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Sunday, 3 August 2014

Gooseberry fool

"Gooseberry bush" was 19th-century slang for pubic hair, and from this comes the saying that babies are "Born under a gooseberry bush." (Wikipedia)
And now, everything I write about gooseberries will seem slightly inappropriate...
In times like these where you can get pretty much anything at any time of year, it seems like gooseberries are one of the few things left that are truly seasonal. They freeze really well, so get them while you can! The other day I literally bought eight boxes of gooseberries from Waitrose so that my Mum and Grandmother could stock up.

I love gooseberries. For me they are so evocative of childhood summers and meals with my grandparents – and after polling some of my friends I think that the same is true for a lot of people. When I was growing up we had a whole load of gooseberry bushes in the garden, and ate a lot of delicious gooseberry desserts (and strangely lumpy gooseberry soup), until one year they all died - our neighbour’s leylandii were blamed and all-out war was declared.

You may think less of me, but I made this recipe with custard made from Birds Custard Powder. Birds custard is one of the best things ever – it makes the most delicious yellow thick custard, and it is vegan too. If using Birds (which I would recommend), add slightly more powder than usual, as the custard should be thicker.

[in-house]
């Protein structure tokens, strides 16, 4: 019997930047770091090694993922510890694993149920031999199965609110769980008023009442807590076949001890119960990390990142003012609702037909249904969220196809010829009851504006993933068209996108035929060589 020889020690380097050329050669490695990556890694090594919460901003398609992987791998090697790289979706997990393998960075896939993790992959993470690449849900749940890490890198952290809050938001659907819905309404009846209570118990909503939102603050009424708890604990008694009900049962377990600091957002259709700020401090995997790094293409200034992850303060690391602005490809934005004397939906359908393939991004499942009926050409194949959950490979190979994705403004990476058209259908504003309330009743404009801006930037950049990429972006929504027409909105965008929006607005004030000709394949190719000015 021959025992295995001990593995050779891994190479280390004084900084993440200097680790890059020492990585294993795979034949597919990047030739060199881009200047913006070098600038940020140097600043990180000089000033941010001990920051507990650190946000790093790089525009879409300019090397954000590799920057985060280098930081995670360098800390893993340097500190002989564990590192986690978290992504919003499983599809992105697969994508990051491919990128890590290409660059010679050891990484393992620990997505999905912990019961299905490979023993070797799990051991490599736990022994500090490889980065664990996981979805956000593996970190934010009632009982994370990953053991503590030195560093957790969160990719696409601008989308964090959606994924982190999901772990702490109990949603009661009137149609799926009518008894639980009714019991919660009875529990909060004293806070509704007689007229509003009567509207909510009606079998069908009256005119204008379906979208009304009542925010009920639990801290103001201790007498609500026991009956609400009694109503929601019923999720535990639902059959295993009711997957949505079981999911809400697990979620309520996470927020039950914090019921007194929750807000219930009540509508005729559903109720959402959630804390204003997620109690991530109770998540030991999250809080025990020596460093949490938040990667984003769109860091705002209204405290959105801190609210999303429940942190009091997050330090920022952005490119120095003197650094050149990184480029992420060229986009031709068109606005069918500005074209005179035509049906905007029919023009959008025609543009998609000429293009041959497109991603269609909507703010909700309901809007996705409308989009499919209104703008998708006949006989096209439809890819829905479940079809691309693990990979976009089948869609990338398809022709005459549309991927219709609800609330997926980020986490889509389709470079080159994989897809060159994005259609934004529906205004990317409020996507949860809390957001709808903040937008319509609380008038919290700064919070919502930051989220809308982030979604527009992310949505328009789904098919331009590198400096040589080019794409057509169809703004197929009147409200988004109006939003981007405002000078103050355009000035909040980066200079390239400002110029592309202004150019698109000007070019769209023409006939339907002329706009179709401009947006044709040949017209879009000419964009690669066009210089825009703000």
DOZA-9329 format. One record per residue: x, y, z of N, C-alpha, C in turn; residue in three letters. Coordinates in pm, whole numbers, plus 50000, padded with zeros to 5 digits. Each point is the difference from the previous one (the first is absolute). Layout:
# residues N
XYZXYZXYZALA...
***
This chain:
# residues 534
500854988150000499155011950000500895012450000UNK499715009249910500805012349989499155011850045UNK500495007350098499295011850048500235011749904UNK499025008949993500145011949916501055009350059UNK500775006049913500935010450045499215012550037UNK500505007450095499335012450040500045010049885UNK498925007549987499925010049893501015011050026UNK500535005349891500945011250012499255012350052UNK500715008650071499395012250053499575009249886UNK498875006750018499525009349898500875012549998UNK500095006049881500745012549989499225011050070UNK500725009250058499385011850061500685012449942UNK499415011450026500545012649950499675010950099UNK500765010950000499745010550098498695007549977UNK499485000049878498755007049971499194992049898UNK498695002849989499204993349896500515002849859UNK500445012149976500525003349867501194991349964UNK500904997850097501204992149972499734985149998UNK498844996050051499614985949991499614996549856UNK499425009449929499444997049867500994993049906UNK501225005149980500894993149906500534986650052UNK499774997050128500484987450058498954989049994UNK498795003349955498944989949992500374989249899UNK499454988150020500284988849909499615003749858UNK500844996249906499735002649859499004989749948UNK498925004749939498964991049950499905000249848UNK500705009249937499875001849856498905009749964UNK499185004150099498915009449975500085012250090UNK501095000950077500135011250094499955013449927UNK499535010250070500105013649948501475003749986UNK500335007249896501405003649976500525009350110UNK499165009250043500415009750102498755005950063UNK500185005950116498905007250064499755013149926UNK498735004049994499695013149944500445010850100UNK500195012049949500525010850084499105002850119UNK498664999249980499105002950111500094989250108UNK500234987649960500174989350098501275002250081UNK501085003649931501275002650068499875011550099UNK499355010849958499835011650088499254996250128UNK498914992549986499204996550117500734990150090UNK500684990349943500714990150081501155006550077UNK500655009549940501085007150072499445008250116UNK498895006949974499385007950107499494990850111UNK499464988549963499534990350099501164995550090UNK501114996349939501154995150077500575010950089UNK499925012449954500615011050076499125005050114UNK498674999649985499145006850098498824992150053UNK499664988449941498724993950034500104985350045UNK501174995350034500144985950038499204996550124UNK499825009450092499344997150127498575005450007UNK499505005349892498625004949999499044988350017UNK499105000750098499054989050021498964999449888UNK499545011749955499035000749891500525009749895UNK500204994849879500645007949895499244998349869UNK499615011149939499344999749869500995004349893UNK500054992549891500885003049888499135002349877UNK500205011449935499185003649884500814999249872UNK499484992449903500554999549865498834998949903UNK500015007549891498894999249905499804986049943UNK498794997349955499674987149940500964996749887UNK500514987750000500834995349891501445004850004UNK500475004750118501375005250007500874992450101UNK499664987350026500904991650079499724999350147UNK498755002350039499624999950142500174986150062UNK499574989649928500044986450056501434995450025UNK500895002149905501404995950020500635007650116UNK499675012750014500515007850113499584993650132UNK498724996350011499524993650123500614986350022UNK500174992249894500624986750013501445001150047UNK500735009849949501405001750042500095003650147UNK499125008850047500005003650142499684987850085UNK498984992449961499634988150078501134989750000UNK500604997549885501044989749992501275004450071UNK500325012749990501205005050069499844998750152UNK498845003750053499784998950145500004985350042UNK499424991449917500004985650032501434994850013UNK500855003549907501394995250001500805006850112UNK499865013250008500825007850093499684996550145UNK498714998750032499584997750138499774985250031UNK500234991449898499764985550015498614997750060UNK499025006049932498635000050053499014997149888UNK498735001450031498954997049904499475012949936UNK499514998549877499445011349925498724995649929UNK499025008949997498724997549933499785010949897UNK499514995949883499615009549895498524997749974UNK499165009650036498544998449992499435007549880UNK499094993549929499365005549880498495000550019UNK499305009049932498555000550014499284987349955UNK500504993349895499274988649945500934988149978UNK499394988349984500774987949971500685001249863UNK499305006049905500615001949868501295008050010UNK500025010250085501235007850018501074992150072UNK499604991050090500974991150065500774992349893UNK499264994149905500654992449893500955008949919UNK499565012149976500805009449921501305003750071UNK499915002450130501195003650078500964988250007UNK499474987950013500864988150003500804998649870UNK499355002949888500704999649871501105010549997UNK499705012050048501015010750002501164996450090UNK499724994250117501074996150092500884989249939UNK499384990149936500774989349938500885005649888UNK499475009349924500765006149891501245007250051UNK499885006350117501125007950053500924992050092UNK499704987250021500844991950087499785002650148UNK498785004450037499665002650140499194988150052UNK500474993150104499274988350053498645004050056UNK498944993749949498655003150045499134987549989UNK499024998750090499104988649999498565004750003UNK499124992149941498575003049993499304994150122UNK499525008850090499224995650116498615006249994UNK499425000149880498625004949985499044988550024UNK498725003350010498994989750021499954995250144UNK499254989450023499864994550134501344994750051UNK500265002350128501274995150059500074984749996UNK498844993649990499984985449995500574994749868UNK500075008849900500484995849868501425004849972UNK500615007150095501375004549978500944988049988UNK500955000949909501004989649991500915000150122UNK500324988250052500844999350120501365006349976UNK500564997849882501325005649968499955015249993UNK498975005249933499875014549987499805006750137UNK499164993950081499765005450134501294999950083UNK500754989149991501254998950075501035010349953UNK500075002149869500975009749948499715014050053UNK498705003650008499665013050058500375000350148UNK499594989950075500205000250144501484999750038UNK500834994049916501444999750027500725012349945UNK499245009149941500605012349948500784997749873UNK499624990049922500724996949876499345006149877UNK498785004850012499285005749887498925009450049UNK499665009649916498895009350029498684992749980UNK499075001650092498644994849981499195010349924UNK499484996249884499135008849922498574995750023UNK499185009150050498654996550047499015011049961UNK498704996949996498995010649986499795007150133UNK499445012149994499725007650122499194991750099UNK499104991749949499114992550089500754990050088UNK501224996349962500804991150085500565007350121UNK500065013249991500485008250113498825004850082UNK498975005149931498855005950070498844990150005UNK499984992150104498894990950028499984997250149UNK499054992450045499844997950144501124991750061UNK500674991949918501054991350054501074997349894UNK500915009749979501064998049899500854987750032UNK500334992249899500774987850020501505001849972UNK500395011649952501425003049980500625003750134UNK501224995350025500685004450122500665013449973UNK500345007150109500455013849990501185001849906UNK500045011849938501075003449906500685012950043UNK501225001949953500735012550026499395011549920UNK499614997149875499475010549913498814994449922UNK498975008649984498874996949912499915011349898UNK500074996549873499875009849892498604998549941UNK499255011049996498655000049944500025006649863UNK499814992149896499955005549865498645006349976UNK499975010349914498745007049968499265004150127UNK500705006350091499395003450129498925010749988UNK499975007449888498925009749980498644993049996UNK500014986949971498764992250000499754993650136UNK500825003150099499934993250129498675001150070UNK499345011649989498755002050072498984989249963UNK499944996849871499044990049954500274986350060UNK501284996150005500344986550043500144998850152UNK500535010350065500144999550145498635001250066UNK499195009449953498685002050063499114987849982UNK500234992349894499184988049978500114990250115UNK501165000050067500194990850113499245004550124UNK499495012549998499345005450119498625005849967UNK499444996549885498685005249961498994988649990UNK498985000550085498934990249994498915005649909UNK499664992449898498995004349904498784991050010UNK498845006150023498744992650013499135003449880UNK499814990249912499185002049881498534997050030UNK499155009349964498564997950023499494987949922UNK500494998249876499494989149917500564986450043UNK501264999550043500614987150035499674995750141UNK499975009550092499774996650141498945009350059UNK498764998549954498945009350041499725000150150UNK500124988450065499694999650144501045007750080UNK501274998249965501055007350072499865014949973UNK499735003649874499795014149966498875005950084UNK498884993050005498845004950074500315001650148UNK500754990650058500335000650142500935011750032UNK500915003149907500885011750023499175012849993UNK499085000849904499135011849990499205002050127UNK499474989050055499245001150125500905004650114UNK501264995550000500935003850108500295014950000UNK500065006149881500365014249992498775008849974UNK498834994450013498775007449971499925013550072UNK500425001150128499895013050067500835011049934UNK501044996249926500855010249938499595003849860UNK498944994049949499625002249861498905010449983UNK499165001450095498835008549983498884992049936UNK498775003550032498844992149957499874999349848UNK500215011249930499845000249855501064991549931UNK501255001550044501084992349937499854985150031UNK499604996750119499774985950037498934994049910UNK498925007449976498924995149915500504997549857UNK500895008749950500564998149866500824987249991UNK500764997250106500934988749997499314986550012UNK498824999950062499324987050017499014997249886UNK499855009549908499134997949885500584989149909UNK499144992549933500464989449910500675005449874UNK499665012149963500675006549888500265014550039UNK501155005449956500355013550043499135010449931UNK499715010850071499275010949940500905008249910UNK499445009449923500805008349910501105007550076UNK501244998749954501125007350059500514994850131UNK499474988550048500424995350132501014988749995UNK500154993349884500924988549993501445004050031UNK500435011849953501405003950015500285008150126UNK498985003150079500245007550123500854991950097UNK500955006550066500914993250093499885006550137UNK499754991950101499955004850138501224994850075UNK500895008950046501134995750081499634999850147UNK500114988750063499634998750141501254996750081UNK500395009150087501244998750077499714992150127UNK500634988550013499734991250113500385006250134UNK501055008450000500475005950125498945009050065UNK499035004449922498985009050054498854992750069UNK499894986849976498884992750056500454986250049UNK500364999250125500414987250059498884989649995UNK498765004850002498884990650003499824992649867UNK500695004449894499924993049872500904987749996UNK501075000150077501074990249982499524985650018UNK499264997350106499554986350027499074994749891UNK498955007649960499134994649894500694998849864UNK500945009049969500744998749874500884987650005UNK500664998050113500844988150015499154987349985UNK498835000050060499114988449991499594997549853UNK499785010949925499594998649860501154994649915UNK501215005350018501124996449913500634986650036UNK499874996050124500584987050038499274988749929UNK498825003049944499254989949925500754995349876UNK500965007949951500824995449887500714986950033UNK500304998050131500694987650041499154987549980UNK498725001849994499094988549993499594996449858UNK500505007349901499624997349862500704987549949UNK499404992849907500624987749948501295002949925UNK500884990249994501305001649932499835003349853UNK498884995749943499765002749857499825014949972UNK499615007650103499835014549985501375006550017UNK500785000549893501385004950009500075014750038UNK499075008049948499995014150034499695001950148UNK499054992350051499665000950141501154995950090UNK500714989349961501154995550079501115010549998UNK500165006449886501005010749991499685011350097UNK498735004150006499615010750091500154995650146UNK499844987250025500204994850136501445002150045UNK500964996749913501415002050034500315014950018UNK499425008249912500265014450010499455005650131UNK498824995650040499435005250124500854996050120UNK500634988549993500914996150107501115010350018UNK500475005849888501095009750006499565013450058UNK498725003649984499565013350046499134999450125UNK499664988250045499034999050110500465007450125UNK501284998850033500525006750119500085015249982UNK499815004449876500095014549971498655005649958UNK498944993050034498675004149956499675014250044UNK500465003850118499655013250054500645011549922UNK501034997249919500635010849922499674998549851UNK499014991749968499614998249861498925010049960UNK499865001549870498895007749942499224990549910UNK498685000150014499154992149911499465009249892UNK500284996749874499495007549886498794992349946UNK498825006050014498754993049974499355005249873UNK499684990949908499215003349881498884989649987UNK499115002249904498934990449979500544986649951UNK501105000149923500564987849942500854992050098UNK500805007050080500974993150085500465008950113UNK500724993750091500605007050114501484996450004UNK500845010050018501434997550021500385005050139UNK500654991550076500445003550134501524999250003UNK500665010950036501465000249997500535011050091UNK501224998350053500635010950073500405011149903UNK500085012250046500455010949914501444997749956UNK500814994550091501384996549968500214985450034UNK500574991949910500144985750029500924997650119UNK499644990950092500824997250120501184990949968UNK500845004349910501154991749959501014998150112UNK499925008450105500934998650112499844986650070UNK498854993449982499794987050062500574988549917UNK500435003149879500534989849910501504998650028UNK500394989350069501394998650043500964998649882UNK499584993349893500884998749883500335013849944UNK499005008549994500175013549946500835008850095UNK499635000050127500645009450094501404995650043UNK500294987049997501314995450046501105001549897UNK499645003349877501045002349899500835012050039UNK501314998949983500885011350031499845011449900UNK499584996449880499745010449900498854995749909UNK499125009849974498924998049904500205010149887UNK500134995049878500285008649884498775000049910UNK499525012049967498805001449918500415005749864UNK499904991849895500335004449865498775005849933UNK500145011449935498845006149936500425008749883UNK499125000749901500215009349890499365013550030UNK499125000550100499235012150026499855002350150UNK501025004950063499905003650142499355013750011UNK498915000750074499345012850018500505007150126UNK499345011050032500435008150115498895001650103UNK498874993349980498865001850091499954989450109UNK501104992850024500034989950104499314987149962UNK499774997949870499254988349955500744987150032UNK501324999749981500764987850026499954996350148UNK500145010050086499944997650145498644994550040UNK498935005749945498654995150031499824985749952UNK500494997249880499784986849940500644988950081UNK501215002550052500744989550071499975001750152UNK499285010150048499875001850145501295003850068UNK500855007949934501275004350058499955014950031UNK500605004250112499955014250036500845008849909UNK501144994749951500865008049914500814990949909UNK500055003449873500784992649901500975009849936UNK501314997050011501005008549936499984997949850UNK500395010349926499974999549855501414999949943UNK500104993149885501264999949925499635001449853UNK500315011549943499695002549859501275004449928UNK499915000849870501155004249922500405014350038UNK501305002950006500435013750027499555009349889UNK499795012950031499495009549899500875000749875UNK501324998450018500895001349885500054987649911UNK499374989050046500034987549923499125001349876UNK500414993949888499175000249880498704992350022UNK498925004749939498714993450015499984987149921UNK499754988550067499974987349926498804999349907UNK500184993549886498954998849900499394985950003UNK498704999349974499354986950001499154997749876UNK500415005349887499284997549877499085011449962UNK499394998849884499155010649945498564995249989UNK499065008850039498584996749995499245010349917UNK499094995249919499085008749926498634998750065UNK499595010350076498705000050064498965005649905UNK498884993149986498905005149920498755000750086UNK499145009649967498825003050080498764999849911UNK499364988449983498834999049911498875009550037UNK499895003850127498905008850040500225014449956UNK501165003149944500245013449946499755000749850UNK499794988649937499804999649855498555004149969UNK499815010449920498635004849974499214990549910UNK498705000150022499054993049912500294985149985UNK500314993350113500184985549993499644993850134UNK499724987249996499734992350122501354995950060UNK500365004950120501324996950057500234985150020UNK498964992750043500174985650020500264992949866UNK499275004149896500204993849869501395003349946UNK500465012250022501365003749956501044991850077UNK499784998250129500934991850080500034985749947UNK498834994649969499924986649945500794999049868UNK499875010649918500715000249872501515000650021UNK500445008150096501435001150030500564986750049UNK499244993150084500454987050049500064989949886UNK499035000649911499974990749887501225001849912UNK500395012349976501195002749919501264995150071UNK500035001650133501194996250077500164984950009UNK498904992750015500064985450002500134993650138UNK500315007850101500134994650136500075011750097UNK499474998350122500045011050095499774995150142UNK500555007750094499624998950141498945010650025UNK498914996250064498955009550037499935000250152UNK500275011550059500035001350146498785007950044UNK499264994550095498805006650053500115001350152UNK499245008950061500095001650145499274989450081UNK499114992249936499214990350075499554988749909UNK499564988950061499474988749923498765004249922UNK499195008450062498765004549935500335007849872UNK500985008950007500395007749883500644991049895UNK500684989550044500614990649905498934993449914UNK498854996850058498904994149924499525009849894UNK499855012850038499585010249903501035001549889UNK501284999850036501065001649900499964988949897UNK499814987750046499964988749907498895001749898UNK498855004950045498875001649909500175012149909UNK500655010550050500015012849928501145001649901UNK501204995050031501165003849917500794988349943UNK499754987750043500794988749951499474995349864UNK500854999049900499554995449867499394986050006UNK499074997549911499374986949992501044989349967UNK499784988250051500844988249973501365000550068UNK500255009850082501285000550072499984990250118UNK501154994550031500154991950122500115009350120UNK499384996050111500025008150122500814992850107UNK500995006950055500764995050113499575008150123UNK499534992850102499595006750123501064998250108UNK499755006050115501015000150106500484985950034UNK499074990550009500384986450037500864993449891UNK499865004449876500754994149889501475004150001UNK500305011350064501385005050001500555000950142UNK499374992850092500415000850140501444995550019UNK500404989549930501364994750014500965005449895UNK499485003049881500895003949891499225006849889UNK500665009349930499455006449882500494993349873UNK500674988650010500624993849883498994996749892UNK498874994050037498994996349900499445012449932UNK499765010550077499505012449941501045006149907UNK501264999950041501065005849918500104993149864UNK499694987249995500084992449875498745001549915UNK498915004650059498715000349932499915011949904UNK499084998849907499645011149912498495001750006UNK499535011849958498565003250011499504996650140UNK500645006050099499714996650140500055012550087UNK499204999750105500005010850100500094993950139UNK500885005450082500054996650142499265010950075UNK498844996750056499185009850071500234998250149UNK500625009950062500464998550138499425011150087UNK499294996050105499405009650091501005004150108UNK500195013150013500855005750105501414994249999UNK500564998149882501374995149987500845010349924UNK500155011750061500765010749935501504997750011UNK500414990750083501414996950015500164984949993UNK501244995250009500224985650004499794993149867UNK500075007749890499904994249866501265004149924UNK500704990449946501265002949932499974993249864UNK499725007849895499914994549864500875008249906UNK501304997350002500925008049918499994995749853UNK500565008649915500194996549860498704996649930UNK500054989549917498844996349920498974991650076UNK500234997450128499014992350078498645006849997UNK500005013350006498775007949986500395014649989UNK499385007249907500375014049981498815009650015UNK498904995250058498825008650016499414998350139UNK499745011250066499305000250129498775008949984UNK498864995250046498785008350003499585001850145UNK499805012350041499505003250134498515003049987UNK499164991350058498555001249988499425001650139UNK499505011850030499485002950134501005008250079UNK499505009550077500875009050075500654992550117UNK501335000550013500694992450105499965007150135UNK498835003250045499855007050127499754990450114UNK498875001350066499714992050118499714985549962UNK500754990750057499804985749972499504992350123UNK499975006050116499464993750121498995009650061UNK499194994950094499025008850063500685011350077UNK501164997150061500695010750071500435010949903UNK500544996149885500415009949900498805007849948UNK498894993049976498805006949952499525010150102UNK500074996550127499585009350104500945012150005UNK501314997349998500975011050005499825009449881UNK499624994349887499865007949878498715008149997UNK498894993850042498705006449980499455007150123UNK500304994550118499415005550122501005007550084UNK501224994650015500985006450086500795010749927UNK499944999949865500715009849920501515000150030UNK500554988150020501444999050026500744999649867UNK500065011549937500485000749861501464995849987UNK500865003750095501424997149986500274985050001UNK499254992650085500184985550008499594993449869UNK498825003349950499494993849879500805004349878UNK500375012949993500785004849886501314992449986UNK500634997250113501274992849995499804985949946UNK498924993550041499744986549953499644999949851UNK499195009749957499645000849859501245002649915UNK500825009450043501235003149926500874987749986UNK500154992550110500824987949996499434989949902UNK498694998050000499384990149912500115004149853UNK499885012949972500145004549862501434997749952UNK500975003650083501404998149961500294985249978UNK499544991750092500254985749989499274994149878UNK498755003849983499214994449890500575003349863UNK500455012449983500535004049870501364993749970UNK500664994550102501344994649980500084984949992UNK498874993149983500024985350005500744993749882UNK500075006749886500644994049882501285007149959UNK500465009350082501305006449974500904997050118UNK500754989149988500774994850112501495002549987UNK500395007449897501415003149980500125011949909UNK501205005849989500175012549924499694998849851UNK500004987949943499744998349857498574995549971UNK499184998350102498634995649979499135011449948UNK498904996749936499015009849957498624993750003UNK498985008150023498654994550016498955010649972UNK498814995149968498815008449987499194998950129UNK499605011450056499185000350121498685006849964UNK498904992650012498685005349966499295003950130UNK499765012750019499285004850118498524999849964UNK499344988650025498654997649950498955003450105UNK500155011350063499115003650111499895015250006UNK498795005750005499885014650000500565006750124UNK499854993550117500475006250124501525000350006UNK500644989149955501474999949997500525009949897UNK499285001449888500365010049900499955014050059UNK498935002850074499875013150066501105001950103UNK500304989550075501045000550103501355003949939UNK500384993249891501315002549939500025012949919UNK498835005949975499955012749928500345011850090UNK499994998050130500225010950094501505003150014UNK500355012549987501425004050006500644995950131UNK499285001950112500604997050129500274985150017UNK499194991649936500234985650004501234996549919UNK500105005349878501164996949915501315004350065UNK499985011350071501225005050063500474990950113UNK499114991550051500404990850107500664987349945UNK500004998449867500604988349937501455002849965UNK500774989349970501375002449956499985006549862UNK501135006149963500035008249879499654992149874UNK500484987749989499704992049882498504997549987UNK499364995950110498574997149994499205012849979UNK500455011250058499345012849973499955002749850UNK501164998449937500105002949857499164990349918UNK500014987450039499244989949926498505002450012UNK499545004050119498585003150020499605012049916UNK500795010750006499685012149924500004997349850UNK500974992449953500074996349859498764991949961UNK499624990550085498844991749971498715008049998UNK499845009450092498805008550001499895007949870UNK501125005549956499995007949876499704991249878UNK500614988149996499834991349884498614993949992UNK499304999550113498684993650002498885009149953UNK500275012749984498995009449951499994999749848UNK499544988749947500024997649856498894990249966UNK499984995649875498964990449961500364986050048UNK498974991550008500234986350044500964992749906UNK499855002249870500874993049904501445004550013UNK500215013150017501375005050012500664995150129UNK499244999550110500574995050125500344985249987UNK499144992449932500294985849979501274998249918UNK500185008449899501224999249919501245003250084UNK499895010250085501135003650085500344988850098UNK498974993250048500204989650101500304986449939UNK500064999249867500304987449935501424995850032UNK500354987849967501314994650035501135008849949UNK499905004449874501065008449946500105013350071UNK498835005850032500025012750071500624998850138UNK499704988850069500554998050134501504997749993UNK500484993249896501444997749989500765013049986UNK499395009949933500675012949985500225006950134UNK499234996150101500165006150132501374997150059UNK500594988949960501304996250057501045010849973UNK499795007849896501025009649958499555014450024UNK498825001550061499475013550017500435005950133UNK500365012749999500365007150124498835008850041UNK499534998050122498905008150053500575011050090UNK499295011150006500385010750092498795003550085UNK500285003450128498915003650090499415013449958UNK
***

Gooseberry fool is rich and creamy, and an excellent dessert to make for special occasions, or for when you just really want to spoil yourself.

Serves 8-10


800g red or green gooseberries, topped and tailed.
2 tbsp caster sugar – plus more to taste
1 tbsp Date syrup
Approx. 1 pint custard, homemade from scratch, with Birds Custard Powder, or bought.
300ml double cream


Stew the gooseberries in a few tablespoons of water and the sugar until they have completely collapsed. This might take around 15 minutes.

Allow them to cool slightly, add the date syrup and use an immersion blender to wiz them into a smooth sauce. They should really be sieved at this point too, but I can never be bothered – the seeds aren’t too annoying. Taste the pureed gooseberry and sweeten further if needed (remember that the custard will be sweet too) – use date syrup if you want it to be more caramel-y, or just use normal sugar.

When the pureed gooseberry mixture is cold, whisk it together with the custard and cream, and leave it in the fridge to thicken, for at least a few hours until you are ready to serve.

See here for a recipe for gooseberry fool from 1914. 

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